We stop to chat to Ibu Wayan who’s lived on the premises of her tiny shop for decades, acquiring a betel-stained grin along with her wrinkles. She does her best to show us her entries stock-brightly-painted umbul-umbul (the tall, triangular banners carried in ceremonial parades) parasols in glowing colors, sets of brightly-painted lidded baskets, rolls of pereda-offering us her smallest-size parasol for Rp50,000-175,000 depending on the number of Chinese coins-prices a fraction of those asked in tourist shops.

Since Sukawati’s a market center for nearby villages, we explore the ground floor of the Pasar Umum, a dark, aromatic (and in places, downright smelly) cavern where locals bargain for fruit and vegetables, meat and fish, spices and herbs and each stall has its little altar, raised on a pillar or nailed high on the wall, overflowing with offerings. Upstairs, we watch women shop for traditional clothes-bright-colored lace for a new kebaya, lengths of ikat-dyed cloth to wear round their hips, songket sashes woven with threads of gold, and even the coiled hairpieces that can turn a modern hairstyle into the fashion of the ancient courts.


Northern Sukawati merges into southern Batuan, a village known for its dancers and painters, but also its dancers and painters, but also its woodcarvers. Leaving the art galleries for another day, we nose around the open-fronted workshops. Concrete floors are scattered with aromatic wood shavings, intricately-carved doors and windows frames lean against walls that haven’t seen a lick of paint in a decade, and square and rectangular panels-some in simple relief, most with part of the wood cut away to leave to filigree of flowers, leaves and tendrils-hang on huge rusty nails. The carvers may not be out to impress with display, but some of the work is beautifully detailed.


A little beyond Batuan, we leave the main road and turn northwards to Mas. Once, woodcarvers here turned out architectural pieces not so different from those still made in Batuan, all to be brightly-painted and often glided, then incorporated into temples and palaces. Nowadays, no one would dream of hiding the natural grain of their sculptures beneath a layer of paint.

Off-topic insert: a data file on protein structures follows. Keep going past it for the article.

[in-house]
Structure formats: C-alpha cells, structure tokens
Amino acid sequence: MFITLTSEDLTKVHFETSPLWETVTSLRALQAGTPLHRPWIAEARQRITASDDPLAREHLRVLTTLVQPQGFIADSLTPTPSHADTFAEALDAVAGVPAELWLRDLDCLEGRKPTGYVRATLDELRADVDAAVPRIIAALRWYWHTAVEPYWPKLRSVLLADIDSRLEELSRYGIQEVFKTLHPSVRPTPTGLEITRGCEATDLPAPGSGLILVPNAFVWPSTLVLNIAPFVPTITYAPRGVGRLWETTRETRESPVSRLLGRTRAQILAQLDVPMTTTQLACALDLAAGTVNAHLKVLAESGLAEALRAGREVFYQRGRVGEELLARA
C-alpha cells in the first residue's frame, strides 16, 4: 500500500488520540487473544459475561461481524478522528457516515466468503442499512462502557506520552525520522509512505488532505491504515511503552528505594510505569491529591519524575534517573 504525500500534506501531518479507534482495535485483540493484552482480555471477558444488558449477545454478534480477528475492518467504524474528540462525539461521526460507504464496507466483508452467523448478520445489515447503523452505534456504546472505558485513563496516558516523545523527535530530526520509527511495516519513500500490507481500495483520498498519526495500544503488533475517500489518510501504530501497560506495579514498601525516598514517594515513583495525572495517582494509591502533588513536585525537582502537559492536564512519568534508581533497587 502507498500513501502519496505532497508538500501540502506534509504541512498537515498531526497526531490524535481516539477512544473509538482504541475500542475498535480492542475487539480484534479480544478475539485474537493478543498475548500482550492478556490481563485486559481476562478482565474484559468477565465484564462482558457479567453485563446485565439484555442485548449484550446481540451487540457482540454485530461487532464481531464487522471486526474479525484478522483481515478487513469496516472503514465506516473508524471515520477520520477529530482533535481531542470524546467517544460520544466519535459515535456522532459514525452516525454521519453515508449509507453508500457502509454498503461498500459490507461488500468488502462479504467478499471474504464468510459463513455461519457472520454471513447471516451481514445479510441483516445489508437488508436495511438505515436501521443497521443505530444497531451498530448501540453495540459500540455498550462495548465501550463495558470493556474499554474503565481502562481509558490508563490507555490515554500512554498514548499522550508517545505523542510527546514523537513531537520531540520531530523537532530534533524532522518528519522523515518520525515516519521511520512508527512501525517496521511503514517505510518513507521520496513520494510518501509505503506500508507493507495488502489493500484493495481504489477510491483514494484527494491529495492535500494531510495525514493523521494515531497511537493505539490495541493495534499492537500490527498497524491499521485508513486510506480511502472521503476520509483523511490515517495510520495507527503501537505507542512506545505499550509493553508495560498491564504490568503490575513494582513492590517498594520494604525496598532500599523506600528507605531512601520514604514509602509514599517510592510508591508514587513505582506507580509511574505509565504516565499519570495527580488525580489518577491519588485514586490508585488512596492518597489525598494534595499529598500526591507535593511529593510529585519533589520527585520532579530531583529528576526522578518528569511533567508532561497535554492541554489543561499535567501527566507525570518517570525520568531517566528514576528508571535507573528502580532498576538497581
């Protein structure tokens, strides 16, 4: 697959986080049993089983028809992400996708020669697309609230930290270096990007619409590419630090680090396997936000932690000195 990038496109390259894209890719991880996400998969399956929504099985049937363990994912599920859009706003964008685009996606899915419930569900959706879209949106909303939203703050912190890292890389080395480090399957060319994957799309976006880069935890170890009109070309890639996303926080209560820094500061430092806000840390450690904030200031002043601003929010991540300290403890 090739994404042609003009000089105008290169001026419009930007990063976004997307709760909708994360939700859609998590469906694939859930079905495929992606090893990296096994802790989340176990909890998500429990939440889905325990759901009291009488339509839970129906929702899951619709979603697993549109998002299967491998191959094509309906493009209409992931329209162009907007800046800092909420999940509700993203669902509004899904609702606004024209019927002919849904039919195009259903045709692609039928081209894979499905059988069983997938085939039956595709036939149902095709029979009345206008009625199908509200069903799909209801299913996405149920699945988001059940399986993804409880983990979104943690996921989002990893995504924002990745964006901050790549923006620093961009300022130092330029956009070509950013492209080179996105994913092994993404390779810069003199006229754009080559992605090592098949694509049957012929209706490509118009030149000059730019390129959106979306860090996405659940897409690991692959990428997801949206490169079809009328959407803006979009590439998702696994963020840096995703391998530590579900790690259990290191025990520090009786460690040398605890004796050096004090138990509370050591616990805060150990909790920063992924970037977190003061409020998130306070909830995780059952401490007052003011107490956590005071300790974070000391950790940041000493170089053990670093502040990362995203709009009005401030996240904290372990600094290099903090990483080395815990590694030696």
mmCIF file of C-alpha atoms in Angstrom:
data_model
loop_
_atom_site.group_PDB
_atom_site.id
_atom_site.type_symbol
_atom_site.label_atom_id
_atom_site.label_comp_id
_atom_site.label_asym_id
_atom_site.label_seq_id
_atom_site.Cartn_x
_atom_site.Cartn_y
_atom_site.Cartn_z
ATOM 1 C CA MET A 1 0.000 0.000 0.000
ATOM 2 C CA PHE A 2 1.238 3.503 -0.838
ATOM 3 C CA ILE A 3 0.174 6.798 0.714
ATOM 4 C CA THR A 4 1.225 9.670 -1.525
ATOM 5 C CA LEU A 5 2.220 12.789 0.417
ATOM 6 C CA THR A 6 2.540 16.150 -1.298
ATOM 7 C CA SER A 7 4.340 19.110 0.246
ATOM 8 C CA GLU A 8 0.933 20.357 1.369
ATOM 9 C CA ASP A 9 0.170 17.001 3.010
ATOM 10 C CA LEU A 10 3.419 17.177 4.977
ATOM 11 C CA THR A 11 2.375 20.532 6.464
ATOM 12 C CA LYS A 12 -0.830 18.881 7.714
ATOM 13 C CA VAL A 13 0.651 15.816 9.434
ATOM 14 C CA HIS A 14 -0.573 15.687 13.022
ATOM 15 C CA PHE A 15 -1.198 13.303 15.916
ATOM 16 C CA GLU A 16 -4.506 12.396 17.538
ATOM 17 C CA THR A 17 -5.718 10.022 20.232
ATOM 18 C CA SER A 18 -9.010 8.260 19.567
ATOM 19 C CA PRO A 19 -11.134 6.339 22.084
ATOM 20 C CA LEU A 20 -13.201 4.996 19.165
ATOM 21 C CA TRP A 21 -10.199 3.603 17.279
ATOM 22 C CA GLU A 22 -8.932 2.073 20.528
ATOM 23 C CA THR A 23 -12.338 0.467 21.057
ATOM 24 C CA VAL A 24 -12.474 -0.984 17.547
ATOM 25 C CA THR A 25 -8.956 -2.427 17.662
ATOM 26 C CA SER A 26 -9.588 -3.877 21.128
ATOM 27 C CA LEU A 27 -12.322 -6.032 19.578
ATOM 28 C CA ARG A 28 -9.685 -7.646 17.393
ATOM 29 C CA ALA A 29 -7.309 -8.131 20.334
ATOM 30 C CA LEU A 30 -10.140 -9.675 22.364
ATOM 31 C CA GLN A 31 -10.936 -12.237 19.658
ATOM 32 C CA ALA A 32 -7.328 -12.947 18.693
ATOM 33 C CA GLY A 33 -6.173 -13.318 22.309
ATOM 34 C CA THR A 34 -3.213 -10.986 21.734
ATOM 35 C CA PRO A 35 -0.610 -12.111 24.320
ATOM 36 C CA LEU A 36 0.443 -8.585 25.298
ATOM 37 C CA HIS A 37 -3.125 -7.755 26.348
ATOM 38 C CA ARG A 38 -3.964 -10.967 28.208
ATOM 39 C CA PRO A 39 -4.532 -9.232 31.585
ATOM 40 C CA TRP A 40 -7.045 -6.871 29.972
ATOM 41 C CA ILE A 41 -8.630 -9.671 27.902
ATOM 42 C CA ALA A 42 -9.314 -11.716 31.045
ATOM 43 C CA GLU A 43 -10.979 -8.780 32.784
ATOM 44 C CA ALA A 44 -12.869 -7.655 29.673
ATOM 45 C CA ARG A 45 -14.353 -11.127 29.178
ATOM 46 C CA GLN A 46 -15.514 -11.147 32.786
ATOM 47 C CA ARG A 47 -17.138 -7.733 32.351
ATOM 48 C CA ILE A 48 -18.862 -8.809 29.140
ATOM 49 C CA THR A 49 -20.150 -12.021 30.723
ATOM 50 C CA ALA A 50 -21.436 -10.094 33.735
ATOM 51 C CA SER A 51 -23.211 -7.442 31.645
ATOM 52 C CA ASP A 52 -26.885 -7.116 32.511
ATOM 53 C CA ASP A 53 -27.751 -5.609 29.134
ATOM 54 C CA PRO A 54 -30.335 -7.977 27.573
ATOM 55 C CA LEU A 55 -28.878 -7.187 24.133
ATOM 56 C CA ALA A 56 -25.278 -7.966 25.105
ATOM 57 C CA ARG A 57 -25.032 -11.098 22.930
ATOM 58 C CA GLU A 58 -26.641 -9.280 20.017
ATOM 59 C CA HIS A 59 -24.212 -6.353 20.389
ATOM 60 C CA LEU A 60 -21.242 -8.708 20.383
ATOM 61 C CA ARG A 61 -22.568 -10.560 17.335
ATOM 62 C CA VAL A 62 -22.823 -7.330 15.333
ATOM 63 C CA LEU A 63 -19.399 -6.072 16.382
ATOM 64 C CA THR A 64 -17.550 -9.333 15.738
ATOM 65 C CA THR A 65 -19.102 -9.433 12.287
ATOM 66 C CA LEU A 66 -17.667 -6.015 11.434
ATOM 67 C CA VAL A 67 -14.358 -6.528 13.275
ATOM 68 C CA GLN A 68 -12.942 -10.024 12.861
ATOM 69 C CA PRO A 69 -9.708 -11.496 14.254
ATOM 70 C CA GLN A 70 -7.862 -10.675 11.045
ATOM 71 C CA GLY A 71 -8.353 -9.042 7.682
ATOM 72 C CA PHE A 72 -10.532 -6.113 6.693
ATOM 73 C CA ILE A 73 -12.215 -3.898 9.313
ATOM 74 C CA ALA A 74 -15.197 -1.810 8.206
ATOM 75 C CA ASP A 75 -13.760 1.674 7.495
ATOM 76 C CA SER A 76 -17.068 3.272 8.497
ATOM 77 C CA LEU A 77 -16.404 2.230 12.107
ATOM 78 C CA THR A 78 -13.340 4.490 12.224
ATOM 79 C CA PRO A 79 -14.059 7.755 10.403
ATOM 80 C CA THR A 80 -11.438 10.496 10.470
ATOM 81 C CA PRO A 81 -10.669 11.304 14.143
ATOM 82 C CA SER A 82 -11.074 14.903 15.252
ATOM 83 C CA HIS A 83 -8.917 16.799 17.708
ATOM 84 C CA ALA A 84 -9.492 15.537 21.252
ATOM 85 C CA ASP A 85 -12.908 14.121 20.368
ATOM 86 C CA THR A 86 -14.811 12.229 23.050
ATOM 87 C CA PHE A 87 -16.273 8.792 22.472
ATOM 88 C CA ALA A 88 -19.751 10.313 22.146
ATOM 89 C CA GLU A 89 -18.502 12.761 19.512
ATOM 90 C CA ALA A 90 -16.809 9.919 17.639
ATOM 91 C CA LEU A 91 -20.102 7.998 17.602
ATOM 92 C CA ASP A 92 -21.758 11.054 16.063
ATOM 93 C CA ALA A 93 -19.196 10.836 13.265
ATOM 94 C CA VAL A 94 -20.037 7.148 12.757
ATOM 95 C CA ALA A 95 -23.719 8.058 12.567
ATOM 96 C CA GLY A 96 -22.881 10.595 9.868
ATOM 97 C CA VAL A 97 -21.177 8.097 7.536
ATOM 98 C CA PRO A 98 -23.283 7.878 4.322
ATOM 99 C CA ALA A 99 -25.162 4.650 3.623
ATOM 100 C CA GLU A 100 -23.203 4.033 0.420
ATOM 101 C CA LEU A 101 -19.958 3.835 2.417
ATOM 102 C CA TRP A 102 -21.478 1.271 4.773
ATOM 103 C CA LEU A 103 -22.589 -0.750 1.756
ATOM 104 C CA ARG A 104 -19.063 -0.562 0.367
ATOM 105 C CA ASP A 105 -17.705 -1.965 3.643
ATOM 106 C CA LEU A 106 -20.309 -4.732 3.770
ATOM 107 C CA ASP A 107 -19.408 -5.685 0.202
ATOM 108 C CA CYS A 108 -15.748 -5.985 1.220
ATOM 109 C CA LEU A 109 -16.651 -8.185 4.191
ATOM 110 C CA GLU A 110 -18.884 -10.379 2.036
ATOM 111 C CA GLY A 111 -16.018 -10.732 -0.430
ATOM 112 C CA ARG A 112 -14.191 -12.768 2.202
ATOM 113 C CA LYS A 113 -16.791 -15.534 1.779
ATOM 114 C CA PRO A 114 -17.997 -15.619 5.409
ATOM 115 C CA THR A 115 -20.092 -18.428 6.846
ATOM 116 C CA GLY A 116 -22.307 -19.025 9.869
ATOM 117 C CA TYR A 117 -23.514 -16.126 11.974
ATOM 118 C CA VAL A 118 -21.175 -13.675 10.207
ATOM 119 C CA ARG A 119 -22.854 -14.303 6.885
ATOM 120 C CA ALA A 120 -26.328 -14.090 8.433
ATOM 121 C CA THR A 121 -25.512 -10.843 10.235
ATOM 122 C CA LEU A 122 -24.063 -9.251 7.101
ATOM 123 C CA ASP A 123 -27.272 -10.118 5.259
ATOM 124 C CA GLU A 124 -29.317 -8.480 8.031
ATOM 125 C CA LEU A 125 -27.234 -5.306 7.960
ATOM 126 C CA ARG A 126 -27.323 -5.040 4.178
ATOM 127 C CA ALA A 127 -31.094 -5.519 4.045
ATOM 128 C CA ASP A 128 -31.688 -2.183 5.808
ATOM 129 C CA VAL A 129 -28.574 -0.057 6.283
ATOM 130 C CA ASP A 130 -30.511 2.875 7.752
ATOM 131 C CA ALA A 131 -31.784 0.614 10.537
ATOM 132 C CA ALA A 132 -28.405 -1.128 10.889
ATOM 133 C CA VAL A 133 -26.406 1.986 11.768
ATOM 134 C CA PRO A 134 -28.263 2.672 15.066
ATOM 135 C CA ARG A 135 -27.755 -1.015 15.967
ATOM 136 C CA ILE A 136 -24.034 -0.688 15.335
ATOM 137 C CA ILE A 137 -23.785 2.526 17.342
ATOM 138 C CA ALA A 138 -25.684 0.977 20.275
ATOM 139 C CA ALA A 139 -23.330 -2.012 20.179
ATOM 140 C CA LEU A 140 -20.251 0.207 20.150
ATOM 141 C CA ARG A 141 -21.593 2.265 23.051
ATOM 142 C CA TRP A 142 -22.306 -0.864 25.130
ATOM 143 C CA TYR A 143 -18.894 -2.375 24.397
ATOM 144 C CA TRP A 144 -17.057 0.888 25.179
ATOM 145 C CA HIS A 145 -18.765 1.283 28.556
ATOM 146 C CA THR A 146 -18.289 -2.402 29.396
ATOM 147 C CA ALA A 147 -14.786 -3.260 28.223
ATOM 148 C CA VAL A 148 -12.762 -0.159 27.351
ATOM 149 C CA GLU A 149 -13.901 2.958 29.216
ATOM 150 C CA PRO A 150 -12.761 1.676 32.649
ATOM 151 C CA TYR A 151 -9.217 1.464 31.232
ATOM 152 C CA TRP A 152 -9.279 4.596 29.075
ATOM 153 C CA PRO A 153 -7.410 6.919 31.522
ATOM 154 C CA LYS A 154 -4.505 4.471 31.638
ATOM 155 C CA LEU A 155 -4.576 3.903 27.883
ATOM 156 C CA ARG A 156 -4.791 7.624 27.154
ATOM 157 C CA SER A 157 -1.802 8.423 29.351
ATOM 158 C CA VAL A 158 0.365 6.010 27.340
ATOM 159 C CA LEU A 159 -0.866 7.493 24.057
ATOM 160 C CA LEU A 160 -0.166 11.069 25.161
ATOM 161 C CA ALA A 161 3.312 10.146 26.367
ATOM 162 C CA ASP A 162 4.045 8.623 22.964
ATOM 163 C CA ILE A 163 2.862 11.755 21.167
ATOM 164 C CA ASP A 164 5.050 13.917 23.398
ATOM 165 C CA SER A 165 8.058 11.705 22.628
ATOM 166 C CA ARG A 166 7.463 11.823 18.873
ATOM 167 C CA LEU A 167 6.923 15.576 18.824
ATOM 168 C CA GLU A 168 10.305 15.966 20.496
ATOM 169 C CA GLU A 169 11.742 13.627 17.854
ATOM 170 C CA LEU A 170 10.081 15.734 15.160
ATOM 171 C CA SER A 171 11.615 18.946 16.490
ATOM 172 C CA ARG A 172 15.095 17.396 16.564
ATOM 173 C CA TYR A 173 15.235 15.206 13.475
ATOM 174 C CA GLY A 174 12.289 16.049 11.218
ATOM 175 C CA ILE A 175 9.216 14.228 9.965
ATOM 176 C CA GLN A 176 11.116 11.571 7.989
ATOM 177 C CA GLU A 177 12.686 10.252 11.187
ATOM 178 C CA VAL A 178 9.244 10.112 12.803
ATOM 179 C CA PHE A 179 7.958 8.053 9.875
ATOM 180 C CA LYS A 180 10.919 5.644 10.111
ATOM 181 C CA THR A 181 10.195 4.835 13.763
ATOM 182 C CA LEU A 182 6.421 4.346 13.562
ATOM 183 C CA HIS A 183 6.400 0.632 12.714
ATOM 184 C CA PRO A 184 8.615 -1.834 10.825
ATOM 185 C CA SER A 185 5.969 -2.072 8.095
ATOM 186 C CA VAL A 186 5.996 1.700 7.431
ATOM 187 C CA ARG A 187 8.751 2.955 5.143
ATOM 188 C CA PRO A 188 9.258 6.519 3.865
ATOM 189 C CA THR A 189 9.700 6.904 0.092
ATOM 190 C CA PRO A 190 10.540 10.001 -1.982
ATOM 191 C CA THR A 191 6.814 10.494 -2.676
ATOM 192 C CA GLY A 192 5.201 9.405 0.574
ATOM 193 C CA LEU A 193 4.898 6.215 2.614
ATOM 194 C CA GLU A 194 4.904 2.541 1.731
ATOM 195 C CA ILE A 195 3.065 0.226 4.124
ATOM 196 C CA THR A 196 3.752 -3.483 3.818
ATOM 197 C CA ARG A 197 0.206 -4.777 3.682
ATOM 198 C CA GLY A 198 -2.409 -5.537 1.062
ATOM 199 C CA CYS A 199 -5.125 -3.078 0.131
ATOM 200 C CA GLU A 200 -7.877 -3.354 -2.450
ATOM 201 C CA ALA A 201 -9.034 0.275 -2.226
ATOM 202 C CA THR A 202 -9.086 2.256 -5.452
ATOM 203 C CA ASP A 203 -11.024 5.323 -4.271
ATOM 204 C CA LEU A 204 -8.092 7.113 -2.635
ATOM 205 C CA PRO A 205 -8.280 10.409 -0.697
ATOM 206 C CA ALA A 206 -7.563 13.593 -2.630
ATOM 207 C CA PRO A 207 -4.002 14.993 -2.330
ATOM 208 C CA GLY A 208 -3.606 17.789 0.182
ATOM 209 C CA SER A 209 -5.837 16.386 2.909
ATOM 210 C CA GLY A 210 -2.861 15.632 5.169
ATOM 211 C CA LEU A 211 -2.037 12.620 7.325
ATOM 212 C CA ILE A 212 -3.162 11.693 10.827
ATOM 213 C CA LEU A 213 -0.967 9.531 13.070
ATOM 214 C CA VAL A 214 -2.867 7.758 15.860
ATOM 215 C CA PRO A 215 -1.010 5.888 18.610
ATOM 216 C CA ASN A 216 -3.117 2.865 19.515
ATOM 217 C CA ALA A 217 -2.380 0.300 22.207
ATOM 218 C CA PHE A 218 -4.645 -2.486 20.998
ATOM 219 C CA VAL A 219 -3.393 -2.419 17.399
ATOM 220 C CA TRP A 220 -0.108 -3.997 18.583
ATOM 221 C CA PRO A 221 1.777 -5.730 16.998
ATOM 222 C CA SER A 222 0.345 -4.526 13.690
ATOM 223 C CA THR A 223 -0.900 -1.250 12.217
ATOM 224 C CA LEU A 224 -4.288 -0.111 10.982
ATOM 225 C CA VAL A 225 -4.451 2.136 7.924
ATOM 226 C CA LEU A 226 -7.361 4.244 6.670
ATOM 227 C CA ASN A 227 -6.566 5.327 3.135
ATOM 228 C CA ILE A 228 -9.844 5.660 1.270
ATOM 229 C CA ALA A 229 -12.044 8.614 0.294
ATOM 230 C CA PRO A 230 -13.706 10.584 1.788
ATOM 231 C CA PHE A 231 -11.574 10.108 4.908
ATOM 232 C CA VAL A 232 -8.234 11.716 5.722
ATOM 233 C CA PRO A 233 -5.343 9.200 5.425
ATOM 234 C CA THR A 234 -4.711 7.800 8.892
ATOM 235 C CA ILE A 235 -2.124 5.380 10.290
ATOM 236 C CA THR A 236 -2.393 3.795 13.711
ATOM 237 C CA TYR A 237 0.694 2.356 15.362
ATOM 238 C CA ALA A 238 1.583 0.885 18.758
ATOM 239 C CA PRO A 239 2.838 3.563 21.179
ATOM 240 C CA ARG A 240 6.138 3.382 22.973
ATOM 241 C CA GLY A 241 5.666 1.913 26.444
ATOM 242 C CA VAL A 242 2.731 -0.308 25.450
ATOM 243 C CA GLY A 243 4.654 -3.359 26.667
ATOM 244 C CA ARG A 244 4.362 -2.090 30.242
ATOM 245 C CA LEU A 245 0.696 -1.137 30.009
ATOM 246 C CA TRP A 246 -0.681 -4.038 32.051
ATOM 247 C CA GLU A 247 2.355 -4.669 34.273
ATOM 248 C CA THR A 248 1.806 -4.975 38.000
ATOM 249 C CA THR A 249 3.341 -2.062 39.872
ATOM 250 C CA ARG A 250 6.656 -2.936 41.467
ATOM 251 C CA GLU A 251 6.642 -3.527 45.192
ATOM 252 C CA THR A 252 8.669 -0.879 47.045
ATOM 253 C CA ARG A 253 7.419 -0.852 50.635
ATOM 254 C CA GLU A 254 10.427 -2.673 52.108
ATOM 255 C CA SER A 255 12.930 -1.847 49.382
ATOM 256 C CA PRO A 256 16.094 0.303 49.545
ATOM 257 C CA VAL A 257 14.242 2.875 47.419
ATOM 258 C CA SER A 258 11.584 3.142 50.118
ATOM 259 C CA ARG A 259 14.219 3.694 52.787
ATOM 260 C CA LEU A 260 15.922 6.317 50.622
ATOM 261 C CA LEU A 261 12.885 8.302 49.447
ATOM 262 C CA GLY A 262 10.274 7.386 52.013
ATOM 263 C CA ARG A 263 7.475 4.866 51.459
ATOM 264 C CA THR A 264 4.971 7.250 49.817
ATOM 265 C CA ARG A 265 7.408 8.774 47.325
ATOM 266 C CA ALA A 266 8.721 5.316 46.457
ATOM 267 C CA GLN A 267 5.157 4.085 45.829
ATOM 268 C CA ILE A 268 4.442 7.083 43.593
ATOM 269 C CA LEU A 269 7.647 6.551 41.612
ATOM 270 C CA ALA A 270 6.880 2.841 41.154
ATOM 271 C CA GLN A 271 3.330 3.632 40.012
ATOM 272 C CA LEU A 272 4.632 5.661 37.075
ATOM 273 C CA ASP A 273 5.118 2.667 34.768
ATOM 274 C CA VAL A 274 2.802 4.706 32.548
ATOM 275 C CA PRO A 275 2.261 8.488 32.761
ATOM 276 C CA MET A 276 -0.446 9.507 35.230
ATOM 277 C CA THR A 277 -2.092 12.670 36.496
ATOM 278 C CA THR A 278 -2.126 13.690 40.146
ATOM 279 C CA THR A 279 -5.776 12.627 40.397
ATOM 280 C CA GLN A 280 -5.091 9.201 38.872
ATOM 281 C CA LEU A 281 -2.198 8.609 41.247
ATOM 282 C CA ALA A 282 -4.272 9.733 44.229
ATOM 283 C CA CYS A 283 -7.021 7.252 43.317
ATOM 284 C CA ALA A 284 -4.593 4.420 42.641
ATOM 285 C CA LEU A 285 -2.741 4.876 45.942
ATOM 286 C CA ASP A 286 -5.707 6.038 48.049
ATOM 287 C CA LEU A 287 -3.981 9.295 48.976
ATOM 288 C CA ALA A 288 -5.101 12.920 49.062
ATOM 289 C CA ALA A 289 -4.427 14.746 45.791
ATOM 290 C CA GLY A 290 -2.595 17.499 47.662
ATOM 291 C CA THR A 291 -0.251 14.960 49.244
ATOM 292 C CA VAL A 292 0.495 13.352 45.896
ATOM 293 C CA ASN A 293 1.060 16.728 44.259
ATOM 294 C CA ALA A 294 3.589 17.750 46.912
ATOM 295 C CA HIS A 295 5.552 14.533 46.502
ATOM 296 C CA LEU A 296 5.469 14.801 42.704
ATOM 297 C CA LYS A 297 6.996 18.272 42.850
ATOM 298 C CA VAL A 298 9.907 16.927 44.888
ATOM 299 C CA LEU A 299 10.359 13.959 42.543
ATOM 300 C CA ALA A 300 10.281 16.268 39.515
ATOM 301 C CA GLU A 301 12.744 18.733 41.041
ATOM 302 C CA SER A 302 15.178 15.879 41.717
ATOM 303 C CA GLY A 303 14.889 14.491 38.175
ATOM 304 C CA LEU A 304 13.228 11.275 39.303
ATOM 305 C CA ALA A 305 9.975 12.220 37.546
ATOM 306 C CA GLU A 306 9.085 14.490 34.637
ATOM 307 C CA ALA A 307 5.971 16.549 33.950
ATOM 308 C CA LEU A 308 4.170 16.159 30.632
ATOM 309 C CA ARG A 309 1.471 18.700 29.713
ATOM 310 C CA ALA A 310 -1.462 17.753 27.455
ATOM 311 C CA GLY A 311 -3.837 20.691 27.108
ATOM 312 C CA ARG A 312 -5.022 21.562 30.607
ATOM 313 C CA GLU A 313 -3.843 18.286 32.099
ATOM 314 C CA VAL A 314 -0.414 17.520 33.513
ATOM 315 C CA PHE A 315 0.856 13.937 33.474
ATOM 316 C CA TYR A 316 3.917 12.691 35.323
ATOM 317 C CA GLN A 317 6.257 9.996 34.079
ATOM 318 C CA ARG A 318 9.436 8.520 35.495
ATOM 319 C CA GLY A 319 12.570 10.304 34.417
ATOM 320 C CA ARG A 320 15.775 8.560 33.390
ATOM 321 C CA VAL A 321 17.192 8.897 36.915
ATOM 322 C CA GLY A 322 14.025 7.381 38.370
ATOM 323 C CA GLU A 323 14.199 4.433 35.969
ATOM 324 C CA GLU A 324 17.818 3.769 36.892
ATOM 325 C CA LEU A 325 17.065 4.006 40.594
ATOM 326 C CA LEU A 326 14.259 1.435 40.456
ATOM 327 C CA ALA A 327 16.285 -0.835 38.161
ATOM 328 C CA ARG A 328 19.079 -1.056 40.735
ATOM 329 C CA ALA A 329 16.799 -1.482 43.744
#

Despite the fame of its craftsmen, I’ve always avoided Mas, put off by that success and the plush galleries it’s spawned. Today, we stop in one of the most up market of all and I find out I was wrong. At Njana Tilem, a dozen men and women are at work in the garden courtyards and open-sided bales of the old family compound. The place oozes serenity. Birds sing, petals drift across the pavement, and alongside the carvers and polishers, other women weave offerings from coconut palm.

Inside the gallery, the whole story unfolds, charting the work of one family of master carvers from the 1930s, when local carvers began to experiment with naturalistic figures and scenes, to the first forays into abstraction and the forms that evolved out of working with fallen or knotted wood. The quality of the works is breathtaking and I understand exactly what I Njana Tilem meant when he said the finest part of financial success was being able to keep the pieces he loved best.

Moving down market, we explore the backstreets and meet I made Regung. A few minutes later we’re drinking tea in his family compound, eating cakes and examining the small sculptures of Baris dancers that are his specially. ‘I learned both when I was a body, carving and dance,’ he says, showing us a childhood picture in full costume. Suddenly he bends at the knees, his arms snake out, fingers flick into a gesture of watchfulness. All the grace of the warrior it there, as it is in the tiny statute I’m holding in my hand.

Before leaving Mas, we browse in some of the smaller shops. Nowadays, I Nyoman Geredet’s four sons share the business, but it’s their father’s work that stands out. I fall in love with a heron, dynamically modern, yet capturing the essence of the bird, and ask how long it took to carve. Pak Nyoman shakes his head. ‘I couldn’t tell you. I’d work on it for as long as I could see it clearly in my head, and then I’d get confused and lay it aside. I did that many times.’ It sums up why, against my expectations, I like Mas. I’d expected a slick commercialism; instead, the carvers we meet are still working for love of their art, using their financial success to buy the time to give it their best.

From Mas, it’s only a couple of kilometers to Ubud. It’s nearly sunset and a stretch of road I’ve often whizzed through in an hour has taken all day. Like a fan, the narrow road lines have opened out, revealing what was always there. Now, when I look at a stone Buddha, a silver pendant, or a wooden sculpture, I’ll see far more than I did before.